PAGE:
By Kelly James-Enger
Chances are you began writing because you loved to capture your words on the page. Then, as you continued to write, you may have decided to pursue publication. What could be better than seeing your work in print? Why, discovering that you could get paid—sometimes well—for your writing.
Whether you write for love, or for money, or for both isn’t simply a rhetorical question. The answer may have a significant impact on whether you can deduct your writing-related expenses under U.S. law. Read on to learn what you need to know to determine whether your writing is a business or a hobby— and why that distinction is a critical one.
Let’s start with the basics. As a U.S. citizen, the money you make from your writing counts as ‘reportable income.’ Legally, you’re required to report the amount as income on your taxes, regardless of whether your writing is considered a business or a hobby.
But if you’re operating your writing as a business, instead of a hobby, you can deduct legitimate business deductions from that income. That reduces the amount you pay taxes on at the end of the year. On the other hand, if you’re pursuing writing as a hobby, you still have to report the income you make but you can’t take advantage of any business deductions (because you have a hobby, not a business.) Get it?
Let’s say your first year of freelancing, you sell several articles for $800 and win a writing contest which awards you $500. Your writing-related expenses including postage, office supplies, telephone charges, books, and other materials total $200. If you’re operating as a business, you’re allowed to deduct $200 from $1,300 and pay taxes only on the $1,100. If, however, you’re operating as a hobby, you’ll pay taxes on the entire $1,300.
So what’s the difference between a business and a hobby? After all, even if you’re writing to make money, you probably enjoy your craft, right? The key for the Internal Revenue Service comes down to something called ‘profit motive.’ Profit motive essentially means that you’re writing with the intention of making money from your writing—not simply pursuing a pleasurable activity.
How can you convince the IRS you’re writing with a profit motive—to make money, in other words—if you ever are audited? The IRS considers a number of factors, but some of the things you can do to prove this include:
- Submitting your work only to markets that pay. You’re writing for money, not for exposure.
- Dedicating significant time and effort to your freelancing career—not approaching it in a sporadic or haphazard fashion.
- Setting annual financial goals for your writing business, and aiming to maintain or exceed them over time. (Making a profit doesn’t absolutely prove that your writing is a business, not a hobby, but it certainly helps.)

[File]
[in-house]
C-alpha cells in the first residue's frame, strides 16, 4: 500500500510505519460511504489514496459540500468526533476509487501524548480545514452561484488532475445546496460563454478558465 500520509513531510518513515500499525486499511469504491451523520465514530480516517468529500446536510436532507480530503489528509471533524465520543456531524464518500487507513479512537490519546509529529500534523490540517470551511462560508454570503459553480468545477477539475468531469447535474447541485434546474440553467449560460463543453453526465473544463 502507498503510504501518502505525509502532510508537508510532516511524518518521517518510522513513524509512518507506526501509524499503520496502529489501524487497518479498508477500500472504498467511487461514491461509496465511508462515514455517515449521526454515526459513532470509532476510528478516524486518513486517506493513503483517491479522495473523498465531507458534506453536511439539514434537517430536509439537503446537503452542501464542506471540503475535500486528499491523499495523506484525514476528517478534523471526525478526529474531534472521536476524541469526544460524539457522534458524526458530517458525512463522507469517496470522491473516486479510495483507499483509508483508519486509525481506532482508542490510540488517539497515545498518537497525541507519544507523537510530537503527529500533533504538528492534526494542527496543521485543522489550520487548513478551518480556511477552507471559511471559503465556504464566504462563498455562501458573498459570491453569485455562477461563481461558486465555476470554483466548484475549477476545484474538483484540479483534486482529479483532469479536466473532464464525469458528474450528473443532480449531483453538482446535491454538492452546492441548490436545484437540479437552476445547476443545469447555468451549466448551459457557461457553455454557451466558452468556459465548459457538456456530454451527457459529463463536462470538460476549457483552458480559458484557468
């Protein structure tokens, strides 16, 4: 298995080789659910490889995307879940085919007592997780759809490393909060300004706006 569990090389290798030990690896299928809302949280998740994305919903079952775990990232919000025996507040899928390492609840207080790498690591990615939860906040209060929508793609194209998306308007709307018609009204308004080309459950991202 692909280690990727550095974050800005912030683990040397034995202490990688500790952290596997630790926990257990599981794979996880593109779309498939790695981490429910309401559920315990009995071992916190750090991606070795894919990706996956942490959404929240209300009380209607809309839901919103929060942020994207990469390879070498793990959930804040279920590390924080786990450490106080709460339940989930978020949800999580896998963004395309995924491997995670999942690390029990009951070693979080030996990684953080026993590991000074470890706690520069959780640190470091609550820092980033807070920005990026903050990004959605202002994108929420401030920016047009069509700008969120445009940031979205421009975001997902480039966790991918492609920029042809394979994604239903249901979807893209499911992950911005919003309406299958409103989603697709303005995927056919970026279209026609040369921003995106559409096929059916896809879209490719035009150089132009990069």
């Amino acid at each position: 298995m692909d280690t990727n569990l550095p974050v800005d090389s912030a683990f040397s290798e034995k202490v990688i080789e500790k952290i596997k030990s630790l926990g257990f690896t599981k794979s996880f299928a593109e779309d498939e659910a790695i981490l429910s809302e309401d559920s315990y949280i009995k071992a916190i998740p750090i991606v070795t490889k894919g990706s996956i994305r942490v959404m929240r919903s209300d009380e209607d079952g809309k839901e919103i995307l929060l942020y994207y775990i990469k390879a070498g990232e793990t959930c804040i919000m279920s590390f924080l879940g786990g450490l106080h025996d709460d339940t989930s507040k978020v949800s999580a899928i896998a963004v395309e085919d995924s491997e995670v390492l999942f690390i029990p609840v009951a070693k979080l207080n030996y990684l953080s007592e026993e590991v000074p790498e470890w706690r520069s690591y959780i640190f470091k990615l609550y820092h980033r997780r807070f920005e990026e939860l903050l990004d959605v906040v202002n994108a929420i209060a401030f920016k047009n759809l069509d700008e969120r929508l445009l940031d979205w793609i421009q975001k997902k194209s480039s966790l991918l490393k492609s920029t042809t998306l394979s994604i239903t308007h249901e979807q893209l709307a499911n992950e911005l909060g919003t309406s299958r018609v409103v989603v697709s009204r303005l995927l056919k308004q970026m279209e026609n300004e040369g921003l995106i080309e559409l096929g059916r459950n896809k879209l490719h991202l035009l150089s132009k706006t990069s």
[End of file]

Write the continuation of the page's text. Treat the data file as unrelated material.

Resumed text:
- Keeping records of your submissions, assignments, income, and expenses like you would with any other business.
The Bonus of a Writing Business
Once you pass the ‘writing as a business’ test, you’re entitled to deduct all ordinary, necessary, and reasonable expenses related to trying to make a profit in your business. According to IRS regulations, those expenses are the ones that are common, accepted, helpful, and appropriate for your writing business. For most freelancers, those expenses would include:
- Computer and software purchased and used for your business;
- Paper, letterhead, pens, printing cartridges, and other offices supplies; Postage and mailing expenses (and these can add up fast!);
- Telephone expenses including long-distance charges (while you can’t deduct your primary phone line, a second one used solely for business is deductible); Travel and entertainment related to your business, such as lunch with an editor or trip to attend a writing conference (note that you can only deduct half of your meals); and
- Writing-related classes and events.
You may also be entitled to a home office deduction if you use a section of your house or apartment solely and exclusively as your place of business, and to deduct the cost of traveling from your home office to other locations for business reasons— such as mailing manuscripts, conducting face-to-face interviews, meeting with clients at their offices, and attending a networking event. With automotive expenses, you can choose between the actual expense method or the more commonly used standard mileage deduction to write off allowable operating costs.
The bottom line is that if you’re writing with the intention to make money, keeping good business records and maintaining expense receipts can support your ‘profit motive’ position and reduce your tax liability. As a smart, savvy writer, you want to make as much money as possible—but pay as little tax on it as you legally can.
Freelance journalist and speaker Kelly James-Enger is the author of books including Six-Figure Freelancing: The Writer’s Guide to Making More Money (Random House, April, 2005) and Ready, Aim, Specialize! Create Your Own Writing Specialty and Make More Money (The Writer Books, 2003). She can be reached through BodyWise Consulting.